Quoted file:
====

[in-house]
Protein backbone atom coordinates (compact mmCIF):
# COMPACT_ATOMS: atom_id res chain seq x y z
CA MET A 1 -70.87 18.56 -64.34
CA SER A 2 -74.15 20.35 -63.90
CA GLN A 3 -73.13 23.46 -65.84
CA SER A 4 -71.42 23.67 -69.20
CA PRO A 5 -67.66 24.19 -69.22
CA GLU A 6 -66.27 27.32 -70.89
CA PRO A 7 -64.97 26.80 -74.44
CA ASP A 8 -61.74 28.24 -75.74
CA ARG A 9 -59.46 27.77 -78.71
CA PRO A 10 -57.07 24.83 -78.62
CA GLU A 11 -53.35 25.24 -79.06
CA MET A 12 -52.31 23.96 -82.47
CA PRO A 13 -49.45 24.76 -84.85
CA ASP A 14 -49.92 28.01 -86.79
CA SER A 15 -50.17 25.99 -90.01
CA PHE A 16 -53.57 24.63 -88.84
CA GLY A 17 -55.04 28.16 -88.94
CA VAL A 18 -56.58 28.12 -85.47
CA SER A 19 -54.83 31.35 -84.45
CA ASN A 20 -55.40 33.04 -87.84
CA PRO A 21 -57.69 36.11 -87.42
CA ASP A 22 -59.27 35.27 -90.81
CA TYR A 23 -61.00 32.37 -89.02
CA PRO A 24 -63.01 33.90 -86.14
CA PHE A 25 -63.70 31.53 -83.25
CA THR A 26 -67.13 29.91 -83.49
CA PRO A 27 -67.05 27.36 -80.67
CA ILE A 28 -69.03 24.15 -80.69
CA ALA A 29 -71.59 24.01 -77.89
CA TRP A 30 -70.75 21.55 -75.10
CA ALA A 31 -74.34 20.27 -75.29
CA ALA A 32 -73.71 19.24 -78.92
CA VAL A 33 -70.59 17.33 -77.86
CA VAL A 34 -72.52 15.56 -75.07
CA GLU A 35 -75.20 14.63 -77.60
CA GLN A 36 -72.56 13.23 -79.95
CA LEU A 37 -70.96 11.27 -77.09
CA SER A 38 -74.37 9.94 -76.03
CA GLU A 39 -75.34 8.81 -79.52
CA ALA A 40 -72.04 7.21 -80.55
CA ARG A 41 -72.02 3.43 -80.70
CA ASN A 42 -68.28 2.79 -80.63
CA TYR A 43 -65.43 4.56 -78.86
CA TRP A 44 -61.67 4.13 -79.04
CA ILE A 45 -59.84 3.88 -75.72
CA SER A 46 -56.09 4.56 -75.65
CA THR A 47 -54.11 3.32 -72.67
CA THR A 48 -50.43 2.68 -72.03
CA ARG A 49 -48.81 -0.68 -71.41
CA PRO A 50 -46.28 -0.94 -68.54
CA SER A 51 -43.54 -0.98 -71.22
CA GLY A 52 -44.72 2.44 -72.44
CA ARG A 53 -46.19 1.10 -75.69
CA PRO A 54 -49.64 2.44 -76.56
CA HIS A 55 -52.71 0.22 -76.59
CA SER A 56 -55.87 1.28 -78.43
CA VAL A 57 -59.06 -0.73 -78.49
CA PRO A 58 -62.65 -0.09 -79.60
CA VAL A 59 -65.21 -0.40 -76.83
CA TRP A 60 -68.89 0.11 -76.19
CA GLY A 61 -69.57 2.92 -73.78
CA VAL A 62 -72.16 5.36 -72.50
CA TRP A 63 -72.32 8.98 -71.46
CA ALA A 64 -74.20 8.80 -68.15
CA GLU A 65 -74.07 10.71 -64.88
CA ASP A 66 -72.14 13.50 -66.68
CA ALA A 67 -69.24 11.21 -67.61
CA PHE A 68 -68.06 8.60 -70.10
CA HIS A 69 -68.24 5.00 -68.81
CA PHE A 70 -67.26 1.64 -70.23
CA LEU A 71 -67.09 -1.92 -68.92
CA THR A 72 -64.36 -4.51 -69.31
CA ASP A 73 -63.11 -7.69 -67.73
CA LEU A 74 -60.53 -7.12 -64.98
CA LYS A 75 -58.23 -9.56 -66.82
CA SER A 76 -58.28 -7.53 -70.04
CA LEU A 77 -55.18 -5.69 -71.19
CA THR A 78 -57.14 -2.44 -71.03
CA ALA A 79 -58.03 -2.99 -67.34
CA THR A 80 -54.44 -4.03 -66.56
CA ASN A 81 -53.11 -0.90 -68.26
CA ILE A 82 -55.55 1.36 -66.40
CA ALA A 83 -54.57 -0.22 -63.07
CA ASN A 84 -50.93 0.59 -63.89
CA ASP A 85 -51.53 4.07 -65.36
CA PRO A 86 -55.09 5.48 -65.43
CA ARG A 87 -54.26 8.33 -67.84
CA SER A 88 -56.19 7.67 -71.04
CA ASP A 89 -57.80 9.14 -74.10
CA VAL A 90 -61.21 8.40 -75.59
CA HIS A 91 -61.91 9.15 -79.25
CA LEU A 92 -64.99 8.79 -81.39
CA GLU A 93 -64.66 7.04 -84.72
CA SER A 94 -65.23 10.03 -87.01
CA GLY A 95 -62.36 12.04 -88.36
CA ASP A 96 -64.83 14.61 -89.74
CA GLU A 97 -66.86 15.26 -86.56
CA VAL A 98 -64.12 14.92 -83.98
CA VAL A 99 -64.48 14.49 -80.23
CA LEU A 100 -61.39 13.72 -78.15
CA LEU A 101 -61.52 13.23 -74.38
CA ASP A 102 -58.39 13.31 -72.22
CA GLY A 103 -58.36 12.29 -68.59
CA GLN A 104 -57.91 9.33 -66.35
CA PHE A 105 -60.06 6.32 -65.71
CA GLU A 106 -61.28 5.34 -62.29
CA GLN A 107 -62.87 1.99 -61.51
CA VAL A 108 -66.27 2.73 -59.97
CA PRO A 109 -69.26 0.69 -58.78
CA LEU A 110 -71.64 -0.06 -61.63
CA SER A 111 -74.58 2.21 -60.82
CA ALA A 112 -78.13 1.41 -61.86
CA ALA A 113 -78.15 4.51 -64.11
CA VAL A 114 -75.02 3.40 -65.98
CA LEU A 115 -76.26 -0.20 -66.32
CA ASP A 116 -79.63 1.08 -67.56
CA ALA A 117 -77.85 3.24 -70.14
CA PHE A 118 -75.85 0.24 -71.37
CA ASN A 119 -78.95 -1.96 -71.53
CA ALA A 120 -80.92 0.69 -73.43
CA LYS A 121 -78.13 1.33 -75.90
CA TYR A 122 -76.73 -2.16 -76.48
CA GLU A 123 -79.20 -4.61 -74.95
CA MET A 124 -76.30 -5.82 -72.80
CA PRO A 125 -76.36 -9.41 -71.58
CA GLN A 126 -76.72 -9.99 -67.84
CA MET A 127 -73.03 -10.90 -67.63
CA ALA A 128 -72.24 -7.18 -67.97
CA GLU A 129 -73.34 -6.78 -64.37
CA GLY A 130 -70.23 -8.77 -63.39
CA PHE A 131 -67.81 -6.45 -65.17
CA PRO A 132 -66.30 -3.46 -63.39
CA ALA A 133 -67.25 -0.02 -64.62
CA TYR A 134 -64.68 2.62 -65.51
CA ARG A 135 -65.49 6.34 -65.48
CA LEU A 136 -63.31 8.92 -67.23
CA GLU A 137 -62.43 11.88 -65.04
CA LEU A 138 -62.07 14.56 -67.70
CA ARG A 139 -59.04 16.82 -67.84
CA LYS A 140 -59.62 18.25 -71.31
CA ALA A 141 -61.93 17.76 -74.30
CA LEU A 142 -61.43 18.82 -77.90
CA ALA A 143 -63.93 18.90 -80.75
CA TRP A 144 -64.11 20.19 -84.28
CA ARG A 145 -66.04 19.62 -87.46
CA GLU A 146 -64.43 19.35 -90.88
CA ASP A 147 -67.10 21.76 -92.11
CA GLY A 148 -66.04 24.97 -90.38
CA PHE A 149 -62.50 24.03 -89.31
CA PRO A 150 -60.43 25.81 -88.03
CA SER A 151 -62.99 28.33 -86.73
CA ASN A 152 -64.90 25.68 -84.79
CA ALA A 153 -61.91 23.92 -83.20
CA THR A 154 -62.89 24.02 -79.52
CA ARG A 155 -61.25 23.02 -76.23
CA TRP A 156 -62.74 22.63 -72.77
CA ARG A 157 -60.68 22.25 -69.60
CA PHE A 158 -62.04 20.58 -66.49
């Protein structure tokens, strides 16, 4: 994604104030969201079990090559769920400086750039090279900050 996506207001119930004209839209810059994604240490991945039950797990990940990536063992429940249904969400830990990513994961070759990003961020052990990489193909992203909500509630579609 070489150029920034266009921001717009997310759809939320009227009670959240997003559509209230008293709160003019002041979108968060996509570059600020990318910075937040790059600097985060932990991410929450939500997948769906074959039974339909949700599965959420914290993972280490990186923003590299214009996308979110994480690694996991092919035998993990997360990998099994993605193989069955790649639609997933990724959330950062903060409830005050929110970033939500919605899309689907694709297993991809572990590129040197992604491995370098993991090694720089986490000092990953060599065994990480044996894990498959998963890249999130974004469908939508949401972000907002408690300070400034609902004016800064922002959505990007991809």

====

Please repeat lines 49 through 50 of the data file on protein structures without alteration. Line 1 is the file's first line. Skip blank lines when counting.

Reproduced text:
CA SER A 46 -56.09 4.56 -75.65
CA THR A 47 -54.11 3.32 -72.67